5. Four Corners: Into the Heart of New Guinea-One Woman’s Solo Journey by Kira Salak

An inspiring read for women travelers, as Kira Salak proves that gender is not a barrier for a life of risk and adventure. It is both a story of survival and a personal reflection on a life lived without borders.

6. On the Road by Jack Kerouac

Often touted as the launching pad for vagabonders, wherein the purpose of life is to simply “live.” It’s an iconic book that has fueled the imagination of several generations of readers. A piece of pure voltage as the characters traipse their way through America in search of enlightenment. A bible for those “on the road” in search of meaning and adventure.

7. Into the Wild by John Krakauer

John Krakauer’s study of Chris McCandles short life will shake you to the core. It’s a story of a young man who decides to give up all his worldly possessions and head towards the Alaskan wilderness. Aptly changing his name to “Alexander Supertramp,” McCandles’ unwavering dedication to the journey is both awe-inspiring and ultimately heartbreaking.

8. Balzac and the Little Chinese Seamstress: A Novel by Dai Sijie

Written like a fable or a tale, this book is a comical, yet touching account of life during the Cultural Revolution in China. Light in its delivery but profound in meaning, it serves as a reminder regarding the importance of intellectual freedom.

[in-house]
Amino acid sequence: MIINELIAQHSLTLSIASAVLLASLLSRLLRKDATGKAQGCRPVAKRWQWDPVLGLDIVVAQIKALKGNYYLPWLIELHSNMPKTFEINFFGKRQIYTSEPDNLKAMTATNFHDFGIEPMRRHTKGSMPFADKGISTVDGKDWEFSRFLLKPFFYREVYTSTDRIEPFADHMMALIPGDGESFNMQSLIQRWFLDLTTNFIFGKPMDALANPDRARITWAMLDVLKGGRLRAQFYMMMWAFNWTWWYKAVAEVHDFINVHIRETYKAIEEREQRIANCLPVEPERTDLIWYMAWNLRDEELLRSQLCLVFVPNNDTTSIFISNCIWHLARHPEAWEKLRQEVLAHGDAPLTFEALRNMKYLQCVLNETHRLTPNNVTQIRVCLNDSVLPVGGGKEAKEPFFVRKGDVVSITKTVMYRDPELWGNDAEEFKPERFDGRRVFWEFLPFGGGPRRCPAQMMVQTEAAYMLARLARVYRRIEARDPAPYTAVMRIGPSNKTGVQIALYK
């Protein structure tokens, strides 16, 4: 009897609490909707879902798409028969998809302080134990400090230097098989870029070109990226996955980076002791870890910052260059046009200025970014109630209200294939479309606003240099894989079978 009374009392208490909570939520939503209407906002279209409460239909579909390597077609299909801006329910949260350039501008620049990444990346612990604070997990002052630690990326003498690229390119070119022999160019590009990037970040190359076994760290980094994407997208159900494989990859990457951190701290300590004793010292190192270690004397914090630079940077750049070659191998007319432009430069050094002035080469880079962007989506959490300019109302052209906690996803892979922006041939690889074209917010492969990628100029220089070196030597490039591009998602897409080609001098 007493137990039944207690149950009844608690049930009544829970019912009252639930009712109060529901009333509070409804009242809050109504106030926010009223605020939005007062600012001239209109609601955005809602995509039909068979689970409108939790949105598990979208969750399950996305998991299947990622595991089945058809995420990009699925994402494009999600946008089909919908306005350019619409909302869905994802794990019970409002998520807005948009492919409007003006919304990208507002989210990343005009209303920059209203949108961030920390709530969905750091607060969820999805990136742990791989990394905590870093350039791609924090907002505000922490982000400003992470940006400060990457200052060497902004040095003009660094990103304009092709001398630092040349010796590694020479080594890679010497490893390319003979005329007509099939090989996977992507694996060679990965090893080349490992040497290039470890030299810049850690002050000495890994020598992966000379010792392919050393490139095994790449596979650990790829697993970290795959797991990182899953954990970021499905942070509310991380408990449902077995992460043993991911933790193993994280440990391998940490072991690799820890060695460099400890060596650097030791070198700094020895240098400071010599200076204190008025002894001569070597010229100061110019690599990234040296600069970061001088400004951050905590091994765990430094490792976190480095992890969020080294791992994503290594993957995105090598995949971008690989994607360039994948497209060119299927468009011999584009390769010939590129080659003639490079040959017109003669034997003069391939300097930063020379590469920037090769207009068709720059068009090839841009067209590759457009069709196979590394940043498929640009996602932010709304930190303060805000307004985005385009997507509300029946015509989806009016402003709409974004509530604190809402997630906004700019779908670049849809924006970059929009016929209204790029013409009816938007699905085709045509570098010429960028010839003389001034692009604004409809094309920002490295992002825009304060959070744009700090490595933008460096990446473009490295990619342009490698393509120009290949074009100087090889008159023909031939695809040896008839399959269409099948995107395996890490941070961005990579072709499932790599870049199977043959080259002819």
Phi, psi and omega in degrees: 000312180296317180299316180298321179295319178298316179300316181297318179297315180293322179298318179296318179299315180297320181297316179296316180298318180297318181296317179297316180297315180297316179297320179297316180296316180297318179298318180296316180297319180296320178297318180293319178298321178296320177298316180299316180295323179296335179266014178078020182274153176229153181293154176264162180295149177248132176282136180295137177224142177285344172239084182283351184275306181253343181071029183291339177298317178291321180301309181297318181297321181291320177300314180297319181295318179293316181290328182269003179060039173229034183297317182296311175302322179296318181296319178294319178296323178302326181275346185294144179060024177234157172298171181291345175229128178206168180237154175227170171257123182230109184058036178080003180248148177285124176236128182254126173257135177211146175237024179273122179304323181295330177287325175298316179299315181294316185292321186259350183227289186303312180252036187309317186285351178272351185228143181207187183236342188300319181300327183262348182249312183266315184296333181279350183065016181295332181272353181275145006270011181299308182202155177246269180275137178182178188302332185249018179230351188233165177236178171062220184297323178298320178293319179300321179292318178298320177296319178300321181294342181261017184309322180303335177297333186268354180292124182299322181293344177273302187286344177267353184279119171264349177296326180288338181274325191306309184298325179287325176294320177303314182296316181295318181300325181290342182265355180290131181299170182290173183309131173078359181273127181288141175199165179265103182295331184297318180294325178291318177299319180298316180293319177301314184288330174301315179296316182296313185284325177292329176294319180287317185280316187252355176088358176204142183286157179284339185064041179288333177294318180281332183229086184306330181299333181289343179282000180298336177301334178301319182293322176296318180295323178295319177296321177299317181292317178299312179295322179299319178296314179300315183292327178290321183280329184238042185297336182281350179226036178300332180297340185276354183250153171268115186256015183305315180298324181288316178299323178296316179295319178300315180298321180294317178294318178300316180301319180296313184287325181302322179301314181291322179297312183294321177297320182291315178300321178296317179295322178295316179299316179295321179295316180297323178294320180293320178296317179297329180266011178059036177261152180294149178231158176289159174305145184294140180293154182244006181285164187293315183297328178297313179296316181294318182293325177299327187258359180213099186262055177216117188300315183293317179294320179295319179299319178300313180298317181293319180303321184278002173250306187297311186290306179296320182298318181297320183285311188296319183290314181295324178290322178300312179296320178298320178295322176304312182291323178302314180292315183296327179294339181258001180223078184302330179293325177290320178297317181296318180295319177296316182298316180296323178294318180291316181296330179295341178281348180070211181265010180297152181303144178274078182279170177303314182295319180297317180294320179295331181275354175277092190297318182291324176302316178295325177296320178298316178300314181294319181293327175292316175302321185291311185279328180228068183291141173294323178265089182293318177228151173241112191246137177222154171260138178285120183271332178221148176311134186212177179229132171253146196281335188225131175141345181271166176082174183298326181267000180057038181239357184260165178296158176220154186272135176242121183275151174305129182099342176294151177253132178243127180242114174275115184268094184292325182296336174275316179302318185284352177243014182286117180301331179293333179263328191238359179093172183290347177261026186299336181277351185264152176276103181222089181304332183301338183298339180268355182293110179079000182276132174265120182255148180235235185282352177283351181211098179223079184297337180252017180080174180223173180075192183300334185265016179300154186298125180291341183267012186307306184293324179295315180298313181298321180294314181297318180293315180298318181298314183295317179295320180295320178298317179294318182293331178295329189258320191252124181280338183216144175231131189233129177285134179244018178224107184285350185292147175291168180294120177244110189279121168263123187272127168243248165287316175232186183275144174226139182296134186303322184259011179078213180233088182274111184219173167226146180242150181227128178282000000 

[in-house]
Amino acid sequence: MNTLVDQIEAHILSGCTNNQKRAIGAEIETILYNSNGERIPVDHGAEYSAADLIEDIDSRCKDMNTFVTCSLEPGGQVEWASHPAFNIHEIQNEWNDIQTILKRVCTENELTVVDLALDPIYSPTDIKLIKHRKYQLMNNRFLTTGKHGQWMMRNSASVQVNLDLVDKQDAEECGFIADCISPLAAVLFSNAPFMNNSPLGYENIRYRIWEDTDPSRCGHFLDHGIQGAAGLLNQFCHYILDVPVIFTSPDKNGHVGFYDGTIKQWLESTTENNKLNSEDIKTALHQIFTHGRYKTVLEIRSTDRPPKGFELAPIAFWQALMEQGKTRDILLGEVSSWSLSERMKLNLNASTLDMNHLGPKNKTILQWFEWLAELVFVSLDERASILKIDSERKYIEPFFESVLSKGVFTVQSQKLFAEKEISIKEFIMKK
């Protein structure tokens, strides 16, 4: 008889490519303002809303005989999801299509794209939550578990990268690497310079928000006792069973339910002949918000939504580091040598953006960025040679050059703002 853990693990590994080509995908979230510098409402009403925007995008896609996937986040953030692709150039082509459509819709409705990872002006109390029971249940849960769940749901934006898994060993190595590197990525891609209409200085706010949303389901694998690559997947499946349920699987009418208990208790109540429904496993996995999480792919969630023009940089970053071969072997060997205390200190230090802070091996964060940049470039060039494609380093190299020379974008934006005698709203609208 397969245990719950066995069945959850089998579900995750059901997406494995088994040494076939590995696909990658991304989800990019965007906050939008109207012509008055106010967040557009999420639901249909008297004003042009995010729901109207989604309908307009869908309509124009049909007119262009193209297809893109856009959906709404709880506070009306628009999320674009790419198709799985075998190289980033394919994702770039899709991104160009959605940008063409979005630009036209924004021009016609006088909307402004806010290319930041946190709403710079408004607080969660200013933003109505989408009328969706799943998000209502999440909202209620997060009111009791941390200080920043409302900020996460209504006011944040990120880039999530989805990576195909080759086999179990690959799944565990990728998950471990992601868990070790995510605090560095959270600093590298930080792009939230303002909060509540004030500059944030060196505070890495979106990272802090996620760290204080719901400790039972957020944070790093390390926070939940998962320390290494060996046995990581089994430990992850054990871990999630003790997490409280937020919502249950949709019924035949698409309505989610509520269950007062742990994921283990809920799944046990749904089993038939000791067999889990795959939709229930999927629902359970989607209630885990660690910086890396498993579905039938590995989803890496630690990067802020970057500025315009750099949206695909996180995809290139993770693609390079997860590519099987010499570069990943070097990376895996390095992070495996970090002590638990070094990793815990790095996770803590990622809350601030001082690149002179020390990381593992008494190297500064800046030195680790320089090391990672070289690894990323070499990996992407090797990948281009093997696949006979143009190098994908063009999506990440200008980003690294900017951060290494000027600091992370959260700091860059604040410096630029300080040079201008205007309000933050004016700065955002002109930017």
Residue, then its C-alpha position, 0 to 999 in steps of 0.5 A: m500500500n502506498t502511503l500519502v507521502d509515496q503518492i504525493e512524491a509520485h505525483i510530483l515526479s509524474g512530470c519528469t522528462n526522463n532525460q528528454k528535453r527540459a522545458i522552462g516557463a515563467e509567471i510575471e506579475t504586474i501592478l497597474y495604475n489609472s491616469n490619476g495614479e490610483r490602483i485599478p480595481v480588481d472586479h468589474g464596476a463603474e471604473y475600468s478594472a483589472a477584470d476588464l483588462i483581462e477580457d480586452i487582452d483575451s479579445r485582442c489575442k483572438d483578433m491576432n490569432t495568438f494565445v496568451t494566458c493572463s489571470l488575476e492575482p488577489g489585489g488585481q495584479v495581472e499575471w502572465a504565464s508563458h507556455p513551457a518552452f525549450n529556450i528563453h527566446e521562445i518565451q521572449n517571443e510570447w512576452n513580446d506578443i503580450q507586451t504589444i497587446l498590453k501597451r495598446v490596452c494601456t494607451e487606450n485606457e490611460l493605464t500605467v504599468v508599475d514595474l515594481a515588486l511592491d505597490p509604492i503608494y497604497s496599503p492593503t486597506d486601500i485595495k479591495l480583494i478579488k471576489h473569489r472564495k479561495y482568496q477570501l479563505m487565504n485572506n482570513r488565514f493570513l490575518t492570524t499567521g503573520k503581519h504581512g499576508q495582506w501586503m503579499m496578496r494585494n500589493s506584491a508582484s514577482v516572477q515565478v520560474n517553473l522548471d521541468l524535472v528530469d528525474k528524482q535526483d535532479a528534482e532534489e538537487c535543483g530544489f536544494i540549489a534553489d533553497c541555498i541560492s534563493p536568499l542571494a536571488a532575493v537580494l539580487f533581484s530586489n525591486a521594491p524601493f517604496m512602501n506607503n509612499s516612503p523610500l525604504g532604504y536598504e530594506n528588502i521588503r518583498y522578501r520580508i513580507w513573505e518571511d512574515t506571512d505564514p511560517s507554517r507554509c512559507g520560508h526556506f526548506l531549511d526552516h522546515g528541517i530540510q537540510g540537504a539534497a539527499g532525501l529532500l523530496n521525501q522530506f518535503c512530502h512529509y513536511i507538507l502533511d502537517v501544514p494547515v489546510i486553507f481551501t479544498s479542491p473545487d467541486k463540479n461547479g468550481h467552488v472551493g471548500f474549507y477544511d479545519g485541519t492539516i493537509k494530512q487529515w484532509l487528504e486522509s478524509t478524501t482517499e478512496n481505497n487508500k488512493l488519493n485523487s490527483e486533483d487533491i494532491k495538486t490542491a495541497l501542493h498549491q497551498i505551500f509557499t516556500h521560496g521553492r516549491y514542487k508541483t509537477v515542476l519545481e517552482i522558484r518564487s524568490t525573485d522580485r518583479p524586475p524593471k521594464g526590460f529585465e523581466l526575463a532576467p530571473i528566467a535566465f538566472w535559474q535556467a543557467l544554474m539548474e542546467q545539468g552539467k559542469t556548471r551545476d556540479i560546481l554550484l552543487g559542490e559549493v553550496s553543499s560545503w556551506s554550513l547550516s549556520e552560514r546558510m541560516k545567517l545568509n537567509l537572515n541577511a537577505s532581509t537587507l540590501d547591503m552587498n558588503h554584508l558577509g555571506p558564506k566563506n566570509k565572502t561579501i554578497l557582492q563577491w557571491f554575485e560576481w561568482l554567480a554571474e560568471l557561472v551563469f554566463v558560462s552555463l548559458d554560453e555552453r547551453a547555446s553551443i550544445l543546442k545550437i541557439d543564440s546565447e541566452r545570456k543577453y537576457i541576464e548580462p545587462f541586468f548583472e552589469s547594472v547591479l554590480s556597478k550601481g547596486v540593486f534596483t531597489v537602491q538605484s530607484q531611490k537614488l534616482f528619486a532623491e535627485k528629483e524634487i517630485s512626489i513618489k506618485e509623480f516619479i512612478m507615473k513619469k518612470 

9. The Da Vinci Code by Dan Brown

Although this book is often looked down upon by the “literarati,” it is an exciting read, especially for those planning on making a trip to the Louvre museum in Paris. Not only interesting for conspiracy fans but also a passion to read for art lovers. It is guaranteed that you will see art in a different light.

10. Midnight’s Children by Salman Rushdie

At midnight, on August 15, 1957, one thousand and one children are born possessing supernatural powers. With them, like the country, the burden of freedom weighs heavily. Not only is it a stunning work of magical realism, it’s a historical view of the hopes, dreams, and passions of post-colonial India.

11. America Is in the Heart by Carlos Bulosan